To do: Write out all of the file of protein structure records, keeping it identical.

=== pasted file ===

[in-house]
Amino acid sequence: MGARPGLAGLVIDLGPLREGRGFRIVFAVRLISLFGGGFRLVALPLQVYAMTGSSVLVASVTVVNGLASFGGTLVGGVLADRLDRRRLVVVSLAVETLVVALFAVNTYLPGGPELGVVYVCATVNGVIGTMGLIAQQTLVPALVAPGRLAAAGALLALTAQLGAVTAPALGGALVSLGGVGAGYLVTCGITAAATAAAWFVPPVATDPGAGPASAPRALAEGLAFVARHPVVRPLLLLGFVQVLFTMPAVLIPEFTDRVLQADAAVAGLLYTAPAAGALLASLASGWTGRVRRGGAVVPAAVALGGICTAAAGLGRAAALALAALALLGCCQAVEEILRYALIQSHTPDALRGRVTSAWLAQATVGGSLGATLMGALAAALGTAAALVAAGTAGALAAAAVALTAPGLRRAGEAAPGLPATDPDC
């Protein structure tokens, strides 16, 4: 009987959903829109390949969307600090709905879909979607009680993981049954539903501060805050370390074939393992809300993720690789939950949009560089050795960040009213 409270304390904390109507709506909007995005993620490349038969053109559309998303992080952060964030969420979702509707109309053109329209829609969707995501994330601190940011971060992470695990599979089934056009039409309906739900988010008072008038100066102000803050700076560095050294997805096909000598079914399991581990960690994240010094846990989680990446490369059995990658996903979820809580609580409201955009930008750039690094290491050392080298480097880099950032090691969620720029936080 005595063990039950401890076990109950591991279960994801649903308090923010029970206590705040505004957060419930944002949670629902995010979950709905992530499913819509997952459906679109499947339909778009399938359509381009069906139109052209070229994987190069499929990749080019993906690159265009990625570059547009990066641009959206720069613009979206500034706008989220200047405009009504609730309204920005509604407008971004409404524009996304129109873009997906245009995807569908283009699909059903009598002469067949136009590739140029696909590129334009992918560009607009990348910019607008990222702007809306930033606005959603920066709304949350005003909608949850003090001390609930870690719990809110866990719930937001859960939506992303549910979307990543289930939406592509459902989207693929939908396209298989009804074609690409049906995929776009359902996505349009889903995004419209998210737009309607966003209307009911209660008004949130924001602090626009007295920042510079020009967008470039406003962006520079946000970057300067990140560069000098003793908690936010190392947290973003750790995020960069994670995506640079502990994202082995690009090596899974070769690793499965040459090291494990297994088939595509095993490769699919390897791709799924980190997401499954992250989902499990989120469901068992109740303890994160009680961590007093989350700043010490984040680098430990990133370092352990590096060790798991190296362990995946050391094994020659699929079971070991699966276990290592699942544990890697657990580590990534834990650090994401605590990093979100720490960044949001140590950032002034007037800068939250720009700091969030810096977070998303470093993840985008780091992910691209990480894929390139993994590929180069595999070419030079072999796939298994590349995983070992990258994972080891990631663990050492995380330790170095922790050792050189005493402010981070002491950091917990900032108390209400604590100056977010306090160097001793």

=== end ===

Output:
[in-house]
Amino acid sequence: MGARPGLAGLVIDLGPLREGRGFRIVFAVRLISLFGGGFRLVALPLQVYAMTGSSVLVASVTVVNGLASFGGTLVGGVLADRLDRRRLVVVSLAVETLVVALFAVNTYLPGGPELGVVYVCATVNGVIGTMGLIAQQTLVPALVAPGRLAAAGALLALTAQLGAVTAPALGGALVSLGGVGAGYLVTCGITAAATAAAWFVPPVATDPGAGPASAPRALAEGLAFVARHPVVRPLLLLGFVQVLFTMPAVLIPEFTDRVLQADAAVAGLLYTAPAAGALLASLASGWTGRVRRGGAVVPAAVALGGICTAAAGLGRAAALALAALALLGCCQAVEEILRYALIQSHTPDALRGRVTSAWLAQATVGGSLGATLMGALAAALGTAAALVAAGTAGALAAAAVALTAPGLRRAGEAAPGLPATDPDC
């Protein structure tokens, strides 16, 4: 009987959903829109390949969307600090709905879909979607009680993981049954539903501060805050370390074939393992809300993720690789939950949009560089050795960040009213 409270304390904390109507709506909007995005993620490349038969053109559309998303992080952060964030969420979702509707109309053109329209829609969707995501994330601190940011971060992470695990599979089934056009039409309906739900988010008072008038100066102000803050700076560095050294997805096909000598079914399991581990960690994240010094846990989680990446490369059995990658996903979820809580609580409201955009930008750039690094290491050392080298480097880099950032090691969620720029936080 005595063990039950401890076990109950591991279960994801649903308090923010029970206590705040505004957060419930944002949670629902995010979950709905992530499913819509997952459906679109499947339909778009399938359509381009069906139109052209070229994987190069499929990749080019993906690159265009990625570059547009990066641009959206720069613009979206500034706008989220200047405009009504609730309204920005509604407008971004409404524009996304129109873009997906245009995807569908283009699909059903009598002469067949136009590739140029696909590129334009992918560009607009990348910019607008990222702007809306930033606005959603920066709304949350005003909608949850003090001390609930870690719990809110866990719930937001859960939506992303549910979307990543289930939406592509459902989207693929939908396209298989009804074609690409049906995929776009359902996505349009889903995004419209998210737009309607966003209307009911209660008004949130924001602090626009007295920042510079020009967008470039406003962006520079946000970057300067990140560069000098003793908690936010190392947290973003750790995020960069994670995506640079502990994202082995690009090596899974070769690793499965040459090291494990297994088939595509095993490769699919390897791709799924980190997401499954992250989902499990989120469901068992109740303890994160009680961590007093989350700043010490984040680098430990990133370092352990590096060790798991190296362990995946050391094994020659699929079971070991699966276990290592699942544990890697657990580590990534834990650090994401605590990093979100720490960044949001140590950032002034007037800068939250720009700091969030810096977070998303470093993840985008780091992910691209990480894929390139993994590929180069595999070419030079072999796939298994590349995983070992990258994972080891990631663990050492995380330790170095922790050792050189005493402010981070002491950091917990900032108390209400604590100056977010306090160097001793």